Running in Silence
Posted on April 18, 2017 at 3:00 pm by Ben Fraser | 1 comment
Sue Matthews was born profoundly deaf, her early schooling years were spent surrounded by other people with auditory impairments, in a special school for the deaf.
In 2004 an operation to implant a revolutionary hearing device called a Cochlear Implant meant Sue was able to hear sound for the first time ever. It was at this point that Sue made her first connection with running.
Speaking over a drink in Leeds we’re reliving parts of the Manchester 10k. I get the strong sense that running was and still is one of Sue’s demons…
The get up is hard but the reward is massive.
Sue is a keen golfer who has found the hilly courses more of a challenge as of late, leaving her out of breathe. With an awareness of her own cardio fitness shortcomings, subconsciously Sue found herself grabbing a Farsley Flyers leaflet. With the flyer stashed, her initial nudge return towards running was soon again forgotten. Sue wasn’t ready just yet, she needed one more prod!
In the lull between Xmas and New Year 2017 you may have spotted the national Public Health England campaign with evidence suggesting: ‘more than 15 million Britons are living with a long-term health condition’; of these the 40-60 age category is affected most by the associated diseases, including type 2 diabetes. Receiving this information was her ‘straw that broke the camel’s back’ moment.
For Sue, joining the Farsley Flyers was a no brainer. It was conveniently located on her doorstep and on enquiring Sue was greeted with an encouraging reply from the club.
With Sue poised to join a ‘mainstream’ sports club as a profoundly deaf participant I feel a statistic is warranted. In the UK there are 11 million people who are deaf or hard of hearing. Of a sample of these people…
Running is the most popular form of sport [in Yorkshire]. 80% would rather take part in a mixed environment with deaf and hearing people. With 1 in 5 people of these struggling with communication as the main barrier that prevents them from taking part in mainstream sport.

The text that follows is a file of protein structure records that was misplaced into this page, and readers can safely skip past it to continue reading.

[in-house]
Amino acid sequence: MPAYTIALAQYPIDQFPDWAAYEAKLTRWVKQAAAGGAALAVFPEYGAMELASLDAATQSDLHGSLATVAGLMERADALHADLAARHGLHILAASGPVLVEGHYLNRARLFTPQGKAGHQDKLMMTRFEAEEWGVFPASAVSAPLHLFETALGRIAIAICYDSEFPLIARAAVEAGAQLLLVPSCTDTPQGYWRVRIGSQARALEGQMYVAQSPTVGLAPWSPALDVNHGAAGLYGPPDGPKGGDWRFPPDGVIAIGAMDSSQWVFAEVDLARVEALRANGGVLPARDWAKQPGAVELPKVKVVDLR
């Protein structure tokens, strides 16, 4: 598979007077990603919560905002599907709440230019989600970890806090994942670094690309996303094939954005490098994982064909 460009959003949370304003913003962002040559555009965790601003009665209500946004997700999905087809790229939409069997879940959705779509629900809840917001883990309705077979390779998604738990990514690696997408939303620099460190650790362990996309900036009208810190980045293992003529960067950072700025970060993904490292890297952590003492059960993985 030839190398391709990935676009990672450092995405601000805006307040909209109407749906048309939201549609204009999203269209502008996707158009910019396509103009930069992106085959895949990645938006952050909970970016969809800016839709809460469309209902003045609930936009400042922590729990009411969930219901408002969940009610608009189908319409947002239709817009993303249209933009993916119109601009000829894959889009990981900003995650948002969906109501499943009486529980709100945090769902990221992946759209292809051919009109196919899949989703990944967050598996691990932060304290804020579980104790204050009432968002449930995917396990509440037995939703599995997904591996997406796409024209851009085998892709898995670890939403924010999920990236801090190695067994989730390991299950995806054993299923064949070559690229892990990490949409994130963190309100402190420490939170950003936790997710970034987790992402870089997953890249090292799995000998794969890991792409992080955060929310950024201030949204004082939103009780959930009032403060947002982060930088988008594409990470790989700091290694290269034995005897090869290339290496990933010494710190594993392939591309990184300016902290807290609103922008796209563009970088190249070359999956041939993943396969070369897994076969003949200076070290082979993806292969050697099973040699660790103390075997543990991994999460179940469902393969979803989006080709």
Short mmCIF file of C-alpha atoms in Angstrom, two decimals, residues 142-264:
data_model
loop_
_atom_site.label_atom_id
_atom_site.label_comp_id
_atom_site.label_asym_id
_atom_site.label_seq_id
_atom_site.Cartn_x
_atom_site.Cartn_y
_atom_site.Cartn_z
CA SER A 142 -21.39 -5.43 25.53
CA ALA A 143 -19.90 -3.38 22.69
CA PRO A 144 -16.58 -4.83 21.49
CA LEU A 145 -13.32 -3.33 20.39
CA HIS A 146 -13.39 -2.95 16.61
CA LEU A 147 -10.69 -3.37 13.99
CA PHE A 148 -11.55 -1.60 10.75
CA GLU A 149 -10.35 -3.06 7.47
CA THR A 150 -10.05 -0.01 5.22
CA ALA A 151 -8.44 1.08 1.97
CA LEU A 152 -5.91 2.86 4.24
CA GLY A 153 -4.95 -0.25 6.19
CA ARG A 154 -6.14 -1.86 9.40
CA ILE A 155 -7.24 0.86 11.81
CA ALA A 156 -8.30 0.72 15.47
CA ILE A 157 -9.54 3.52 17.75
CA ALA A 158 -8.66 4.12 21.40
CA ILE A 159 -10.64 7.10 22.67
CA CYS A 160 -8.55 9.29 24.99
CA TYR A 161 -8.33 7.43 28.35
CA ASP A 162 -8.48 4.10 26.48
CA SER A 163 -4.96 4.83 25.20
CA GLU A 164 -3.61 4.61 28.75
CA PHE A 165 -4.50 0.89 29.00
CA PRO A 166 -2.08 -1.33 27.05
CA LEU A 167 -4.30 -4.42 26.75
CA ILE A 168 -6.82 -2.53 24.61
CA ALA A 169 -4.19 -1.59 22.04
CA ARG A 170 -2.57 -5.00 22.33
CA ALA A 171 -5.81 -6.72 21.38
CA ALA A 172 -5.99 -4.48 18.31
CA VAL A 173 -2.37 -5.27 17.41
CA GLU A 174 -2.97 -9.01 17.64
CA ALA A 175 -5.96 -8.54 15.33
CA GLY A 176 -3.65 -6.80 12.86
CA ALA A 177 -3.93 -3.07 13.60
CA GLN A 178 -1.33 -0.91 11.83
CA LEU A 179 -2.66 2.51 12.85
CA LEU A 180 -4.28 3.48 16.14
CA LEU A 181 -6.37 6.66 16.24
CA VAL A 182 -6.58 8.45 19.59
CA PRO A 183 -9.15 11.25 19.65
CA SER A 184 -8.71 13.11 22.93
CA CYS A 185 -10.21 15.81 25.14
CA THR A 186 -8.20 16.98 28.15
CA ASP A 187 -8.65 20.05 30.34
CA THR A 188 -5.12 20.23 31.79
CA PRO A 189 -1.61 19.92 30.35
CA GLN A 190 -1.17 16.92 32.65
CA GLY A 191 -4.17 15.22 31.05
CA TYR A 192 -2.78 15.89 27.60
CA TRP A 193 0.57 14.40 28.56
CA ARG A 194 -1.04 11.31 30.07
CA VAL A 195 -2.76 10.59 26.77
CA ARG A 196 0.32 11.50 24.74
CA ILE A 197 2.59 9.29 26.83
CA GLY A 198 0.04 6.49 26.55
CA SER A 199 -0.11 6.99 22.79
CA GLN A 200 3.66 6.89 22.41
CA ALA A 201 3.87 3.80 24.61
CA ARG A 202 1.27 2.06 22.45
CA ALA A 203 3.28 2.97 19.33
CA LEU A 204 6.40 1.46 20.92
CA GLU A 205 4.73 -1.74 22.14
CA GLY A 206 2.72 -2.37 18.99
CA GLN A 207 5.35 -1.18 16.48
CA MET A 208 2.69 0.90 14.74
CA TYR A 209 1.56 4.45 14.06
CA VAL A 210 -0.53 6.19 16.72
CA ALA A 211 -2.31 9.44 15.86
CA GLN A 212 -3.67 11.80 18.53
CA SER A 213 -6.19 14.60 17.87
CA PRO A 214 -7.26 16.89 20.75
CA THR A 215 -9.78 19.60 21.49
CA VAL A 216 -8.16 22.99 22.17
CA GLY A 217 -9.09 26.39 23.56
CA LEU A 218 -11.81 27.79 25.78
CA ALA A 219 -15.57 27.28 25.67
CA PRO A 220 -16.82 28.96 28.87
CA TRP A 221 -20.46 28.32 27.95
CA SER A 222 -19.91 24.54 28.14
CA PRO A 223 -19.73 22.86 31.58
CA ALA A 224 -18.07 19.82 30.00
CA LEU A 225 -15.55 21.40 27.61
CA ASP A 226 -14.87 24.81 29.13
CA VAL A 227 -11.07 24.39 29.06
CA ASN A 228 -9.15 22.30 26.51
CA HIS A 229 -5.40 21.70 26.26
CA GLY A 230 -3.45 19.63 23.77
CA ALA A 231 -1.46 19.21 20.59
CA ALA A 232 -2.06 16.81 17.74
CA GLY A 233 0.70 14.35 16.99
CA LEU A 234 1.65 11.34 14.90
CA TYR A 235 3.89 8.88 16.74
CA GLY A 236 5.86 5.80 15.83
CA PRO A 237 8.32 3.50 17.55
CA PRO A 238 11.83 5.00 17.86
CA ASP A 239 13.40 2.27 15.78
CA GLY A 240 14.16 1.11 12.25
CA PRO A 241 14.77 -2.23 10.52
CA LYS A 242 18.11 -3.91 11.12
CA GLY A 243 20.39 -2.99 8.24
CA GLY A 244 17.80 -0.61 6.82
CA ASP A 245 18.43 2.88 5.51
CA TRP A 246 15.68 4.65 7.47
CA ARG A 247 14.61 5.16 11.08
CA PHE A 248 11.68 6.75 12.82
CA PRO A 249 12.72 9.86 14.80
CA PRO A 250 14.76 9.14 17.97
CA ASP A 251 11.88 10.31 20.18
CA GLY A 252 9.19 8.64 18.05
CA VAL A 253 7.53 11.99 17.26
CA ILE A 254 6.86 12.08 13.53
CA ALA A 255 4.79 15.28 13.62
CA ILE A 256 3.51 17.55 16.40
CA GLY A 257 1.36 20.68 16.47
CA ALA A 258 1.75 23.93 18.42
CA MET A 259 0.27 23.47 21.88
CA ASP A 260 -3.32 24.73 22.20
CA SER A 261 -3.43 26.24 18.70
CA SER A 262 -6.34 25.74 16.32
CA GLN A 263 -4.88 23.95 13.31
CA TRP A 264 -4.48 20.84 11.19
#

Before even turning up to a Farsley Flyers session, Sue is that 1 in 5 statistic that struggles with communication. Entering new social situations is a fear that Sue struggles to conquer due to her problem with communication. It is so strong that Sue dreads the thought of it, let alone doing it!
To make the situation even harder the runs were taking place in the middle of winter, on dark nights, reducing Sue’s ability to lip read, when her attention is focused on the path in front of her.
Despite these obstacles Sue joined the Farsley Flyers beginner group and found the experience positive.
Caroline [run leader] was very good and patient with me.
Sue attended throughout January but was frustrated to find the people she began to get friendly with would not be there the following week; this made the daunting task of turning up to a group of people that were unaware of her disability, a revolving Groundhog Day.
Yet, during her fourth session Sue met a runner who was able to communicate via sign language; this immediately had a transformative effect on her experience, connecting Sue to the session directives and general conversation within the group.
Since then she has forged new friendships with runners she sees week on week. At this moment in our conversation I make a conjecture that this was Sue’s turning point; taking a path much rejuvenated and full of confidence. I try to understand more what this meant to her by asking…
‘How someone with hearing could experience an ounce of what she goes through on a daily basis’.
Just mute the T.V. and watch!
People can’t see deafness which makes it an invisible disability.
In a short space of time, Sue has brought a level of awareness of the needs of someone with her disability, to a mainstream physical activity club. The Farsley Flyers have astutely adapted to make Sue’s experience improve week on week – from using suitable forms of communication such as text, email and basic sign language to visual handouts and simply speaking clearly and slowly.
In honour of Sue’s progress, the club awarded her the This Girl Can prize at their recent 2nd birthday party celebrations. Sue wasn’t in attendance to pick the prize up; an even more daunting situation to be put in and one she feels she could maybe conquer next year.
Sue is preparing to do the Leeds 10k in July this year. She wants to beat her Manchester 10k time of 1 hour and 8 seconds. Sue will fundraise in memory of her dad for ‘Take Heart’ – the main heart clinic in Leeds and West Yorkshire.
If you are a deaf runner in Leeds and West Yorkshire, and reading this has sparked a thought, please to get in touch and share your own experience by contacting Ben on email@example.com